At the same time, oversight for these issues had just increased in California. The Commission on Peace Officer Standards and Training doubled the length of academy training about how to handle disability and behavioral problems in the field. It added a three-hour module for supervisors and patrol officers.

2016 was also the first full year that law enforcement agencies had to document and report how they used force, including against people who have mental illnesses, to a state-run database.

Now the Bakersfield Police Department points to that data to argue that its serious use of force on people in mental health crises is rare. During the six-year period we analyzed, the department reported to the state just one person who fit that description: Francisco Serna.

But that way of thinking leaves a lot of people out.

"I do think it's underinclusive at least by the data that we looked at," said Stephanie Padilla, the ACLU attorney. "It is underinclusive of the data that Bakersfield itself reported to the state department of justice. And it's underinclusive of what members of the community have shared with us."

As a result, says Padilla, officers may not be taking steps to de-escalate, or calling behavioral health experts to the scene, which are ways of avoiding "unnecessary force."

Worse, "BPD is denying clear evidence that there needs to be systemic change of how the department responds to incidents where mental health or behavioral health crisis is a factor," she says.

Identifying people in crisis is a first step to reducing harm

Bakersfield's analysis leaves out a woman lying on blankets on the sidewalk, in front of the Greyhound bus station in downtown Bakersfield, in March of 2017. According to patrol officer Edgar Galdamez, she was talking to herself. He told the woman to move, but she was growing agitated, and cursing. So Galdamez and his partner pulled her up as she tried to lunge free. They broke her arm. According to the police report, the 57-year-old woman had with her a red rolling suitcase, a tote bag and one nickel.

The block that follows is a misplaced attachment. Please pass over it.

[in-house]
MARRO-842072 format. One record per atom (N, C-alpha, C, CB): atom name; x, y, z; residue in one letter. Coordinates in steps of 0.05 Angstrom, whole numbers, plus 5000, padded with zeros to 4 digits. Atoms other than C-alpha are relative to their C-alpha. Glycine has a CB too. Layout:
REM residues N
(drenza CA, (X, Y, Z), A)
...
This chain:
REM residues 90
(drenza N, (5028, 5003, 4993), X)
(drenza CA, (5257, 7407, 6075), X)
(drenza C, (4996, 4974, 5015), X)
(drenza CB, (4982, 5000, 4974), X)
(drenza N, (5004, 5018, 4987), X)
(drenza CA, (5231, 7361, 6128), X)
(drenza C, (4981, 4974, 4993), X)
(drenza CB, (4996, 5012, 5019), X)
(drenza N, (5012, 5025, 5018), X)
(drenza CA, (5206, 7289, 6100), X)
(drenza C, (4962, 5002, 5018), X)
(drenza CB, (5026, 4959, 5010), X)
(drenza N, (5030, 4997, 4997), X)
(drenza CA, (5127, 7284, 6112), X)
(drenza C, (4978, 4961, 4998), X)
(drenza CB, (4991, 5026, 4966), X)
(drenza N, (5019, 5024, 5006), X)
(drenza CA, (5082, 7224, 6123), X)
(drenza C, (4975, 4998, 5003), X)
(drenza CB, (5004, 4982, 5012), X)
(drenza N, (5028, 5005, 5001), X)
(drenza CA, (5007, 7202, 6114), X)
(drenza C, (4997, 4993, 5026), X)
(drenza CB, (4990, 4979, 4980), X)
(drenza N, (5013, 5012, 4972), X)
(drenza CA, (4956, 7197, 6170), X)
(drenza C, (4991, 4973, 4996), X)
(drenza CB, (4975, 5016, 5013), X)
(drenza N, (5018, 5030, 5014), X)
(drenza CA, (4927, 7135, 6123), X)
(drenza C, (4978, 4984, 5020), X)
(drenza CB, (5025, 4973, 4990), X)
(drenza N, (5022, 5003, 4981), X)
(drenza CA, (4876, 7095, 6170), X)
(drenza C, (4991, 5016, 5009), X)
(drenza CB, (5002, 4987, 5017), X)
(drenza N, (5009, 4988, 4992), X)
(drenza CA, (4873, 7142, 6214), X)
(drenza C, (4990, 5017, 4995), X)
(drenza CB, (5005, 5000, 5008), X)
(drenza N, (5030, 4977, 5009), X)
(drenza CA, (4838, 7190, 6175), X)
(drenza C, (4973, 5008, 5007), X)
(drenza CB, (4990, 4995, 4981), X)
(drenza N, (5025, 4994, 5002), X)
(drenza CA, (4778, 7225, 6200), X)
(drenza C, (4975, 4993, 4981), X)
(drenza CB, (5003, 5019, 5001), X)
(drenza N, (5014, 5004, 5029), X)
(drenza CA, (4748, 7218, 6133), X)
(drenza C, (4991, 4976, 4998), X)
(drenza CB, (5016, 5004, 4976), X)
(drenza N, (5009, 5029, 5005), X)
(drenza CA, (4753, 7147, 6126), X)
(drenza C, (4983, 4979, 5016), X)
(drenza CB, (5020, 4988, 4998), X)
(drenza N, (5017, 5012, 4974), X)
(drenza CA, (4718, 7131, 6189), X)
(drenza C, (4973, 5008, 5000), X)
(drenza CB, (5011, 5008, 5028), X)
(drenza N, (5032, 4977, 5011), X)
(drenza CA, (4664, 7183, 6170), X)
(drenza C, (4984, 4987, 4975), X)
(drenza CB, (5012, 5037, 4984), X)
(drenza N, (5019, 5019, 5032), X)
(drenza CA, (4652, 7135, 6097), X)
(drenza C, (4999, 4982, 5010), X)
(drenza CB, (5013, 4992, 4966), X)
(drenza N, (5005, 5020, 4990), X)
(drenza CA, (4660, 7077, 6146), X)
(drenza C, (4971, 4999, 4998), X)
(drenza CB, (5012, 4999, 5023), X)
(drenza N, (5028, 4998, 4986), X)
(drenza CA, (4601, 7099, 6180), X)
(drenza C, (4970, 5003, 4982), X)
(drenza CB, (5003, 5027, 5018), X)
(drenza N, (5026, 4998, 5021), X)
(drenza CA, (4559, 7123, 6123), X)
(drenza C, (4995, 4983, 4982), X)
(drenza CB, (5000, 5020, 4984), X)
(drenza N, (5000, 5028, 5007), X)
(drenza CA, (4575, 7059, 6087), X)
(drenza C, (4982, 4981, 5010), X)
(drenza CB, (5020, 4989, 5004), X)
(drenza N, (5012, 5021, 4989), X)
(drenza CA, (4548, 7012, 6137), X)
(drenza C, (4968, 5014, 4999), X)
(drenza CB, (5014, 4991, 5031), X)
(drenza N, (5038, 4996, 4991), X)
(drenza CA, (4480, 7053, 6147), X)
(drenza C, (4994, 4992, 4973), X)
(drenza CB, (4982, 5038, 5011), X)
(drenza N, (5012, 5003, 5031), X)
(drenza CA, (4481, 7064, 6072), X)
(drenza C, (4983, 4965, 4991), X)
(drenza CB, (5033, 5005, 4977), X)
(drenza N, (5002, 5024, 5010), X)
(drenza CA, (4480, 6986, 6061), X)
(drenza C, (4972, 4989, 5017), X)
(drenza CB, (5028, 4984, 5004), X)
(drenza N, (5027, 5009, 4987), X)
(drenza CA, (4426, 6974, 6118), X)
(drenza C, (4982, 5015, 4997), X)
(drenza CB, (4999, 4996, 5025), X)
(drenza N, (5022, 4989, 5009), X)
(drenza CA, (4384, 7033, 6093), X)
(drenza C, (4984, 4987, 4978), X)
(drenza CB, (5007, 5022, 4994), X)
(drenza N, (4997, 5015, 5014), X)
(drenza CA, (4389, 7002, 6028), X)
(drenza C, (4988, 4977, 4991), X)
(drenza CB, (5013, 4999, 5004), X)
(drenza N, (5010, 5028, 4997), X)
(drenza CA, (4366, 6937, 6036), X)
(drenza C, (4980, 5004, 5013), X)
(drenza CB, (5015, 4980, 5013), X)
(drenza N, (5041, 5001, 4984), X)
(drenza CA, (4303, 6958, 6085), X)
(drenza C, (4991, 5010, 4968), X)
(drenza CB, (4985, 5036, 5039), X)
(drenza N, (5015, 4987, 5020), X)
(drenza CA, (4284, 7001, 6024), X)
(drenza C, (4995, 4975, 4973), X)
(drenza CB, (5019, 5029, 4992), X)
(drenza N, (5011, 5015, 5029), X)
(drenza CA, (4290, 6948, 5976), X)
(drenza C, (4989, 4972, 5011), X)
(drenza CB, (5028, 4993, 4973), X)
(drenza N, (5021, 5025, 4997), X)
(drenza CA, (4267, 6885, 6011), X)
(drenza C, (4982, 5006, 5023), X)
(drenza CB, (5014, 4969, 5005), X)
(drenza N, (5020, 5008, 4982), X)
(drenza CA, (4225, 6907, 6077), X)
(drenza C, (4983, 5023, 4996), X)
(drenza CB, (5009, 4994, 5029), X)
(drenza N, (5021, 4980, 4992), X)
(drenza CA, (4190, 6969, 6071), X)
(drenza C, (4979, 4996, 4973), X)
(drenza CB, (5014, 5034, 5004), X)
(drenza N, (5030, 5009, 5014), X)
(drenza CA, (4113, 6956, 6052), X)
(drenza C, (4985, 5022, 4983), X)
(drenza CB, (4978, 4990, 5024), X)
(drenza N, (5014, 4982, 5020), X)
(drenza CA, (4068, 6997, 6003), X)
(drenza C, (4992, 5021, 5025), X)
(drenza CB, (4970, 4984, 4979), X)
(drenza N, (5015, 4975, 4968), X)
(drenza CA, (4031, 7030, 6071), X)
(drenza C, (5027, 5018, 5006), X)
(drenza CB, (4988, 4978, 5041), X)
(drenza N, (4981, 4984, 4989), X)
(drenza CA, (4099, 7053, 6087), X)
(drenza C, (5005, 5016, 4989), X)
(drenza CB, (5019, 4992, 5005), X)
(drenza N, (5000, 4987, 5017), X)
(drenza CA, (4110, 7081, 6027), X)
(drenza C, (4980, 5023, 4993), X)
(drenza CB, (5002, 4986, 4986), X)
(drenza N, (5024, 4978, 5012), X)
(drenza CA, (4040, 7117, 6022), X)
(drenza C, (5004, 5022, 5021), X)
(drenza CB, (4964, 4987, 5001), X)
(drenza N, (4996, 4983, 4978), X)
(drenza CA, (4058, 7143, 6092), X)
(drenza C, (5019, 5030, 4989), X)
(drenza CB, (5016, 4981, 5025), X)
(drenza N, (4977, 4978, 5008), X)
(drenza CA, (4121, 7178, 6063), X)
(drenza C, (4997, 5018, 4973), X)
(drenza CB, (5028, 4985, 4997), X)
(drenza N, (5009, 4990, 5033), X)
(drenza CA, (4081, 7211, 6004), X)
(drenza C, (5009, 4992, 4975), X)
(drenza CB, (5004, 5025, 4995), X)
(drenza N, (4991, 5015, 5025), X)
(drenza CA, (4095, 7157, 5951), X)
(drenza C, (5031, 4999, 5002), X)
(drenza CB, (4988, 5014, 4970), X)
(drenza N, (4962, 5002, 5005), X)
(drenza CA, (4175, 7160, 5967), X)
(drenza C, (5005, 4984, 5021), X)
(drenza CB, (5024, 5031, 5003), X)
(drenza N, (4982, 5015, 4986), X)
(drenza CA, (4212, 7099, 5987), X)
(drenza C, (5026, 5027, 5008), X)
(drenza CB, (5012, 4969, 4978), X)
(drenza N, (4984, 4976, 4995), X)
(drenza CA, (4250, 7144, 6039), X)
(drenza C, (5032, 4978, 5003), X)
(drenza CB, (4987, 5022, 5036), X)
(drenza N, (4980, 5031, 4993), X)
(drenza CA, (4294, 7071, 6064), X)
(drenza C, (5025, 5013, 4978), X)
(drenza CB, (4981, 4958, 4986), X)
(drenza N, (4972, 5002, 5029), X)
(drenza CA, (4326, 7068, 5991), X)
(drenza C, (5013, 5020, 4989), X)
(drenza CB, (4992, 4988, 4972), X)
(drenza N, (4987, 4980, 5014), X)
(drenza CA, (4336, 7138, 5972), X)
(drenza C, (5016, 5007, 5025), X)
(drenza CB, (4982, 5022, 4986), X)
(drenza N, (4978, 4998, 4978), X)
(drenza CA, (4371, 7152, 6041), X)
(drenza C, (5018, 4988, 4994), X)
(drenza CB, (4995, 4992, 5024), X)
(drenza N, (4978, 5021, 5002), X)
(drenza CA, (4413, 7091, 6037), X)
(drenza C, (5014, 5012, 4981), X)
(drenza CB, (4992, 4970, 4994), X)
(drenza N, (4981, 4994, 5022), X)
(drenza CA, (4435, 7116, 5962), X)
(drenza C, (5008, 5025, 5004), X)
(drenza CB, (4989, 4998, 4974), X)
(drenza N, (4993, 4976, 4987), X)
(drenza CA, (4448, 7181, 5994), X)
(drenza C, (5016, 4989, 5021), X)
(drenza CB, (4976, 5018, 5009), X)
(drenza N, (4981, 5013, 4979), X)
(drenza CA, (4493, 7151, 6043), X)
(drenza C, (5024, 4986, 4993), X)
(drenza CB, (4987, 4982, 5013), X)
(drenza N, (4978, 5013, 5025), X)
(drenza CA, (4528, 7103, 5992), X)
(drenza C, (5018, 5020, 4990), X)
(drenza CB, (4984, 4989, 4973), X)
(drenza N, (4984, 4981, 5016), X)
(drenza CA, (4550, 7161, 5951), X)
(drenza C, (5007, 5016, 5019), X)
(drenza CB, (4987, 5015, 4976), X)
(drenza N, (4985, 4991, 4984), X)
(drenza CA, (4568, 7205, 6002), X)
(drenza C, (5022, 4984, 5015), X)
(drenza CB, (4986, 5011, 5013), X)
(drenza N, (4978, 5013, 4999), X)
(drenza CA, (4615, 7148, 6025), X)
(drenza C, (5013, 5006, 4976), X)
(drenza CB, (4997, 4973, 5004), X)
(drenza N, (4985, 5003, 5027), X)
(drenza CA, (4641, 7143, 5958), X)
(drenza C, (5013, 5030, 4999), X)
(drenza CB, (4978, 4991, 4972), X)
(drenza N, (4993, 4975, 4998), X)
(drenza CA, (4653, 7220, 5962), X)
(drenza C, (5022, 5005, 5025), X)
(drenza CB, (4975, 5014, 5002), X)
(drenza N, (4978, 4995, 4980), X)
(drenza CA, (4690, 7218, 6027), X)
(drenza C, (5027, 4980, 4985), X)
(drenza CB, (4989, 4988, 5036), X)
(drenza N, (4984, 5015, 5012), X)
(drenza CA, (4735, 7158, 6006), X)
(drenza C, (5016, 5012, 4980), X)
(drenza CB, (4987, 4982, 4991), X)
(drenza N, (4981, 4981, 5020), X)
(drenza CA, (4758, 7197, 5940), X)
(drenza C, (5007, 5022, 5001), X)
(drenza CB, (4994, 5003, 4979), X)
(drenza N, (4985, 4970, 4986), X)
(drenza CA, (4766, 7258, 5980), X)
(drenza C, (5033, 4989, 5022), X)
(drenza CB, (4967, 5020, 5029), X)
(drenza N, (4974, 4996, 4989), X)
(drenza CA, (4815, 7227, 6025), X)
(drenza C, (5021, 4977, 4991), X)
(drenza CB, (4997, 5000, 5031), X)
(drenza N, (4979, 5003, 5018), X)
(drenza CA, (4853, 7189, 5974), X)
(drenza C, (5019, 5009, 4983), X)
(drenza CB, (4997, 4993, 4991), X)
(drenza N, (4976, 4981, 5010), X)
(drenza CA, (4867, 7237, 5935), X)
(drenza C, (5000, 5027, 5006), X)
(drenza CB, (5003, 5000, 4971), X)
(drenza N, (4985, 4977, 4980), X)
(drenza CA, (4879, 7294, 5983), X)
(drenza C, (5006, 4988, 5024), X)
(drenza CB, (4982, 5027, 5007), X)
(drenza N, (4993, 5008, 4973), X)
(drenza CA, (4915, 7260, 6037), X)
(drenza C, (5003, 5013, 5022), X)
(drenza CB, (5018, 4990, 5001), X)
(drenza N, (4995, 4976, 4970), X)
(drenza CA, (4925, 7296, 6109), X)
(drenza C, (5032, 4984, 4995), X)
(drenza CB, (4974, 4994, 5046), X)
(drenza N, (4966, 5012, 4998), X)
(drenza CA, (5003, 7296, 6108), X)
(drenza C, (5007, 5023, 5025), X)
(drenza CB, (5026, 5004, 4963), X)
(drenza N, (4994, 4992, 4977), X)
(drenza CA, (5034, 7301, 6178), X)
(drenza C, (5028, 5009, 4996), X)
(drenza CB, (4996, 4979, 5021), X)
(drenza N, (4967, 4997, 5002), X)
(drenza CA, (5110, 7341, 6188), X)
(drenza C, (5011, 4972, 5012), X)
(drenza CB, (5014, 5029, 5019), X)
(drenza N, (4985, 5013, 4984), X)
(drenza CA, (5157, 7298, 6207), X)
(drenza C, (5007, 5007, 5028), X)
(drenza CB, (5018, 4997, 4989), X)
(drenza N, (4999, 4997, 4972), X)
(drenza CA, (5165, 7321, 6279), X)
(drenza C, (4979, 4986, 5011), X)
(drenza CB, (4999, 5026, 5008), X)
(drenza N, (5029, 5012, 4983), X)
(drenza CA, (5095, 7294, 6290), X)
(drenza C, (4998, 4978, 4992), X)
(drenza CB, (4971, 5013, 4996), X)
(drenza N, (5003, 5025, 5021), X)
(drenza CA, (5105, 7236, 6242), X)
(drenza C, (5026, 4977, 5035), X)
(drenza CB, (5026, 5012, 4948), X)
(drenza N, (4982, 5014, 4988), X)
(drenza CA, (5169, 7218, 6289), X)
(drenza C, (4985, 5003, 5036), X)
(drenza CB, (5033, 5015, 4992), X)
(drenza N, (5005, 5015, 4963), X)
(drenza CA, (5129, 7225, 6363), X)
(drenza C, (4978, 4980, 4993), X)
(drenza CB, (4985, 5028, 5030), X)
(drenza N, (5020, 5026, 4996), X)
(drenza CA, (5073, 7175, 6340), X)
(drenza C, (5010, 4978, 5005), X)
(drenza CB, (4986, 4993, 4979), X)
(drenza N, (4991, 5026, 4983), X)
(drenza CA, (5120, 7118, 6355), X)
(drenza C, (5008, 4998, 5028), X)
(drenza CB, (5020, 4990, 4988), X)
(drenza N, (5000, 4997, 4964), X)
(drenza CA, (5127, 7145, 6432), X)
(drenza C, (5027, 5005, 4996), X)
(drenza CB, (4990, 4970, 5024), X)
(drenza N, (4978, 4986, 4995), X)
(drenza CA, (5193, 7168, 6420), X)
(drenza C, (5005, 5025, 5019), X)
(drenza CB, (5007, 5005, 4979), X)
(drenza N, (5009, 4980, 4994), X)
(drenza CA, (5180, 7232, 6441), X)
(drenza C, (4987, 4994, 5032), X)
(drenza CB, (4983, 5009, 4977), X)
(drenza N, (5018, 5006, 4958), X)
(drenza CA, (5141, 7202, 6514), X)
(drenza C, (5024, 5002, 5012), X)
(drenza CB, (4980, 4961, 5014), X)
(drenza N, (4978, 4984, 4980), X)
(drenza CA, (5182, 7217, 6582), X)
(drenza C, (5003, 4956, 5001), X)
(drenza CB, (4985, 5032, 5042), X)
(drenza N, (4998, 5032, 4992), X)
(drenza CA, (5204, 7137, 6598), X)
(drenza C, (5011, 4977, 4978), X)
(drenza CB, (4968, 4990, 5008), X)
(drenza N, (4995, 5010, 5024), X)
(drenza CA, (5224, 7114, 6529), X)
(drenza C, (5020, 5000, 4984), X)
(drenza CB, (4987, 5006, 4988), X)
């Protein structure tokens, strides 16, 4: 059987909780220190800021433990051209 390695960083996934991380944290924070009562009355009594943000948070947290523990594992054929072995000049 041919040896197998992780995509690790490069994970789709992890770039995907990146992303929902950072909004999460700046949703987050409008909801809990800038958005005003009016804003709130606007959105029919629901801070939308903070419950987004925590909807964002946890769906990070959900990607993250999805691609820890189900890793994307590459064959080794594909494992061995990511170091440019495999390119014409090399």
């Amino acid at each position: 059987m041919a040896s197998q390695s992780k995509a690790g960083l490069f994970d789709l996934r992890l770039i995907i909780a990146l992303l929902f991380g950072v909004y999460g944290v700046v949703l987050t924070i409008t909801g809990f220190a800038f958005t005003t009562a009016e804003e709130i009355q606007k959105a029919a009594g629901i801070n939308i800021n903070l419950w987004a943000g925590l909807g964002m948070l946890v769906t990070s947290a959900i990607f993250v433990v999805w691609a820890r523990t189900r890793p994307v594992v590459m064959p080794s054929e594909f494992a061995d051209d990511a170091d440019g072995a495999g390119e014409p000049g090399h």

An internal report describes Galdamez's use of force as necessary, and describes the woman as "mentally unstable." But Bakersfield characterized her in the state-run use-of-force incident database simply as "erratic," a word whose meaning the state leaves to local agencies and a category that is seemingly omitted from the numbers Bakersfield Police Department gave us.

Bakersfield's count of who is – and is not – in a mental health crisis also excludes more complicated cases, including a man who left a suicide note before attempting to rob a bank, then shot himself at the same moment an officer shot at him.

The department also excludes the 2019 death of Anthony Gonzalez. Esmerelda Gonzalez told a 911 dispatcher that Anthony had kicked in the door to the house where she lived with their 13- and 11-year-old children. She said he had an anger problem when he was drunk. She called him "crazy"; she had let a restraining order against him lapse, in part, she said, because police didn't always respond when she called.

Confronted by two officers on a July night, Anthony said "you're going to have to kill me" as he raised and lowered a shotgun pointed at himself. Both officers shot at him. A critical review board exonerated them both. According to a toxicology report, Anthony Gonzalez's blood alcohol content was .15 at the time of his death.

In the state's database, this case was deemed "erratic," too.

Oversight consultant Mike Gennaco says that taking a more inclusive approach by counting all of these cases together is helpful because mental health issues and substance abuse issues can often coexist, with neither one the clear root of the other, and because officers train to recognize the similar signs of both circumstances in the field.